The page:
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The Cinematic Bodies of Eastern Europe and RussiaBetween Pain and Pleasure$
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Ewa Mazierska, Matilda Mroz, and Elzbieta Ostrowska

Print publication date: 2016

Print ISBN-13: 9781474405140

Published to Edinburgh Scholarship Online: May 2018

DOI: 10.3366/edinburgh/9781474405140.001.0001

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Aerial Bodies in Polish Cinema

Aerial Bodies in Polish Cinema

Chapter:
(p.222) Chapter 11 Aerial Bodies in Polish Cinema
Source:
The Cinematic Bodies of Eastern Europe and Russia
Author(s):

Dorota Ostrowska

Publisher:
Edinburgh University Press
DOI:10.3366/edinburgh/9781474405140.003.0012

This chapter focuses on the representation of the dynamics of the body in flight in selected Polish films from the period of state socialism including The Case of Pilot Maresz, Against Gods, To Destroy the Pirate and On the Earth and in the Sky. The discussion centers on the idea of ‘socialist aerial bodies’, which is informed by Paul Virilio's reflection about the relationship between the body and technologies developed for the most part during the Cold War, which coincided with the period of state socialism in Poland. Virilio’s arguments are not nuanced in the way that reflects the differences in the impact that war technologies, such as flying, might have had in the socialist context as opposed to the non-socialist one with which he was much more familiar. This chapter is an attempt to fill this gap in Virilio's reflection on the aerial body by discussing the development of a specific representation of the body, referred to here as a ‘socialist aerial body’, which is impacted not only by the advancements in the technologies of flying, but also by ideological concerns - some of them unique to the socialist context.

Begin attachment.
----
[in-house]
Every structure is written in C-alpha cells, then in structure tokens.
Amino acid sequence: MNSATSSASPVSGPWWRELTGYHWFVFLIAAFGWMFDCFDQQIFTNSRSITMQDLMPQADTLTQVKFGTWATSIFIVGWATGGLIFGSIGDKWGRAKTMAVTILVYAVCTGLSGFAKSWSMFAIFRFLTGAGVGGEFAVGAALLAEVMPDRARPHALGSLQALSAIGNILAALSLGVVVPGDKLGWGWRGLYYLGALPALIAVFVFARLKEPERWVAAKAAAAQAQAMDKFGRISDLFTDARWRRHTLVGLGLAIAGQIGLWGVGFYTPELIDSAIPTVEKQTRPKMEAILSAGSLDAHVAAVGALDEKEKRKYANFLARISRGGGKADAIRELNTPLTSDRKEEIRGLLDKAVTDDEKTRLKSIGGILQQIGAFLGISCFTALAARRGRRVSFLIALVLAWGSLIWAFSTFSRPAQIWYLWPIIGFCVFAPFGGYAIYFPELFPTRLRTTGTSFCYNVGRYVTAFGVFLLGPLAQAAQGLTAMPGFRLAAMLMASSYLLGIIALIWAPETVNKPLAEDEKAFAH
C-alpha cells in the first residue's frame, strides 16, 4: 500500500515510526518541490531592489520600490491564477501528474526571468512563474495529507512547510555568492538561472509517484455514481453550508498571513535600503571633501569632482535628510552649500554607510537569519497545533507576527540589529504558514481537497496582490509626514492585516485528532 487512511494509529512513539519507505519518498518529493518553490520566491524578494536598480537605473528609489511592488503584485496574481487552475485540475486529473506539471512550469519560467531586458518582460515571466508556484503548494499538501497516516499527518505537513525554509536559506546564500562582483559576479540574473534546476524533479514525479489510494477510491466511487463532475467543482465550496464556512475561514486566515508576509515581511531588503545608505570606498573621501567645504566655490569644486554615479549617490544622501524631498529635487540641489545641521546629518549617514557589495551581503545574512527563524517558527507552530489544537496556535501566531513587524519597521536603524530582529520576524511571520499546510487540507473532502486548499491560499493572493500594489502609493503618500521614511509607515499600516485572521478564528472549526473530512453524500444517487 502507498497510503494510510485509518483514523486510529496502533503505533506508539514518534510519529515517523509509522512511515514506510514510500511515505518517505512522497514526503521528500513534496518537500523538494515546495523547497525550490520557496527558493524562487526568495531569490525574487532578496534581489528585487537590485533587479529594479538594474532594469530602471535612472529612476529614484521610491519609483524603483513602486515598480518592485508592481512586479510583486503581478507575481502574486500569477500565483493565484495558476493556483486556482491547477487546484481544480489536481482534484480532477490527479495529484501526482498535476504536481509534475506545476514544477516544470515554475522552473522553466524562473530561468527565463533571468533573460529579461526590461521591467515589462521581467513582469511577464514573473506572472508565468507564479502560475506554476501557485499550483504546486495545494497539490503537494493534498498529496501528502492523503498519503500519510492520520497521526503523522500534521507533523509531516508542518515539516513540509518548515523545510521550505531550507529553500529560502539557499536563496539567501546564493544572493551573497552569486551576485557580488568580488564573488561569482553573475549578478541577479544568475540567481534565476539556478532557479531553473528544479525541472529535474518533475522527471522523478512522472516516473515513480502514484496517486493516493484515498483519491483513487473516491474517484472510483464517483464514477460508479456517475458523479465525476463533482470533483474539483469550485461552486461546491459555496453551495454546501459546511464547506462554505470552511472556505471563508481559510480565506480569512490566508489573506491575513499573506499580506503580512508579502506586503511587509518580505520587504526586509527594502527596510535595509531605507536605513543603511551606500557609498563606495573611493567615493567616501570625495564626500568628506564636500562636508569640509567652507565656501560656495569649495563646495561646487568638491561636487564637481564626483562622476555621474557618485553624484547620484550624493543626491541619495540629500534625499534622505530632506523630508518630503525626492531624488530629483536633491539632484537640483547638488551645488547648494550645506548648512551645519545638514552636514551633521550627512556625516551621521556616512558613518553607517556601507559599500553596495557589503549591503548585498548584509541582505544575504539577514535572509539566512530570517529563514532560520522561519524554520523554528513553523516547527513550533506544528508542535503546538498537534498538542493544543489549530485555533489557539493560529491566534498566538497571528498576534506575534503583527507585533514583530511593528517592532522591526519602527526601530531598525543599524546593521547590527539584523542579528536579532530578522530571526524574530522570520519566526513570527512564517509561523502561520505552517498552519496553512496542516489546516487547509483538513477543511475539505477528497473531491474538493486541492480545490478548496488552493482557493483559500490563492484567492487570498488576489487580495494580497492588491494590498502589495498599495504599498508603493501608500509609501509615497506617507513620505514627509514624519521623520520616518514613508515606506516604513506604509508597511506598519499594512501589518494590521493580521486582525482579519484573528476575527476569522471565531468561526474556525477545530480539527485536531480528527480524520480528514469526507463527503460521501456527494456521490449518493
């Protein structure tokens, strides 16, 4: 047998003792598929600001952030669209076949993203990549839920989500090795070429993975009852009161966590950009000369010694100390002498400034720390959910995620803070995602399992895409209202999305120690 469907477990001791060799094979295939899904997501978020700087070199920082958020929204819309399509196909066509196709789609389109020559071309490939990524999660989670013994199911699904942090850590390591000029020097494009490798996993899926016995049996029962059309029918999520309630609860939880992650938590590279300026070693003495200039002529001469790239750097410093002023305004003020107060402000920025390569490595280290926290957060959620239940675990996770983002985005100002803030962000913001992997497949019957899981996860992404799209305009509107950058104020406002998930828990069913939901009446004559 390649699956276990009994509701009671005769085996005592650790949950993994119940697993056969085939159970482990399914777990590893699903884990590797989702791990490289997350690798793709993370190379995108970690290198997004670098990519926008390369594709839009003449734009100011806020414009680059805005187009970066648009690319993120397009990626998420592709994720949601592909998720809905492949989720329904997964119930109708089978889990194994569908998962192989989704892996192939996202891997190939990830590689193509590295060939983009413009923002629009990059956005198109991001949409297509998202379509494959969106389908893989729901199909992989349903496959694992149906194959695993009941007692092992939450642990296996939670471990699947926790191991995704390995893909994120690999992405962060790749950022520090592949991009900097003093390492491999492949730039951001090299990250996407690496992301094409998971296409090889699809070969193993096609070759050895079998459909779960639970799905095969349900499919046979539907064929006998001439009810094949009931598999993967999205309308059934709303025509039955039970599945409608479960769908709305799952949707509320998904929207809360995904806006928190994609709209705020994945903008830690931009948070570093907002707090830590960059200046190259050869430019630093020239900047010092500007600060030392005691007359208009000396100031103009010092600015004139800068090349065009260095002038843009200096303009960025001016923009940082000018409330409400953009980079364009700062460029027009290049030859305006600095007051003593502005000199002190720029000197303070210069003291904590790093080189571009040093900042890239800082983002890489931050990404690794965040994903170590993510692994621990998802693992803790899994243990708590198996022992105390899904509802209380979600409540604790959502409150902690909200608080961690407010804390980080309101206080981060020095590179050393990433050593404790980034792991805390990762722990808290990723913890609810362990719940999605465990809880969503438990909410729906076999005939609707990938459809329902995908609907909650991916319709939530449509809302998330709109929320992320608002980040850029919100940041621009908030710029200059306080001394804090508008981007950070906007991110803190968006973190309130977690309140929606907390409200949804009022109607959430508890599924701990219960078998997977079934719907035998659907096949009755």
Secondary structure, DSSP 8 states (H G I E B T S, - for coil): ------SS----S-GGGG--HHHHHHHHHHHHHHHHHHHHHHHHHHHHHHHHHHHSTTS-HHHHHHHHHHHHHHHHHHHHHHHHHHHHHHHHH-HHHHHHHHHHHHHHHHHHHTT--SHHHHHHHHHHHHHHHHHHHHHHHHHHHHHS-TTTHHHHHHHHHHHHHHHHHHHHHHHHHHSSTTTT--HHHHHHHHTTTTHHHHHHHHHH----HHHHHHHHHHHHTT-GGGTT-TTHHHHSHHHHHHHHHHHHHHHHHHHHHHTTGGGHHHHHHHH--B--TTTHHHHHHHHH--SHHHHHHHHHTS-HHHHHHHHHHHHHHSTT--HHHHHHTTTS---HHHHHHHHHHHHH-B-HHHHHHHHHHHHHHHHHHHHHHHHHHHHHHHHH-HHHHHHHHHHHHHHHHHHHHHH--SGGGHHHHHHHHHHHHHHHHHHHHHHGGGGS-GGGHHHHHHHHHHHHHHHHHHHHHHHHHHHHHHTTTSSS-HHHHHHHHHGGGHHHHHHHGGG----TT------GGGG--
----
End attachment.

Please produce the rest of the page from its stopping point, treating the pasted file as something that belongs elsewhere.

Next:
Keywords:   Aerial body, Paul Virilio, Socialism

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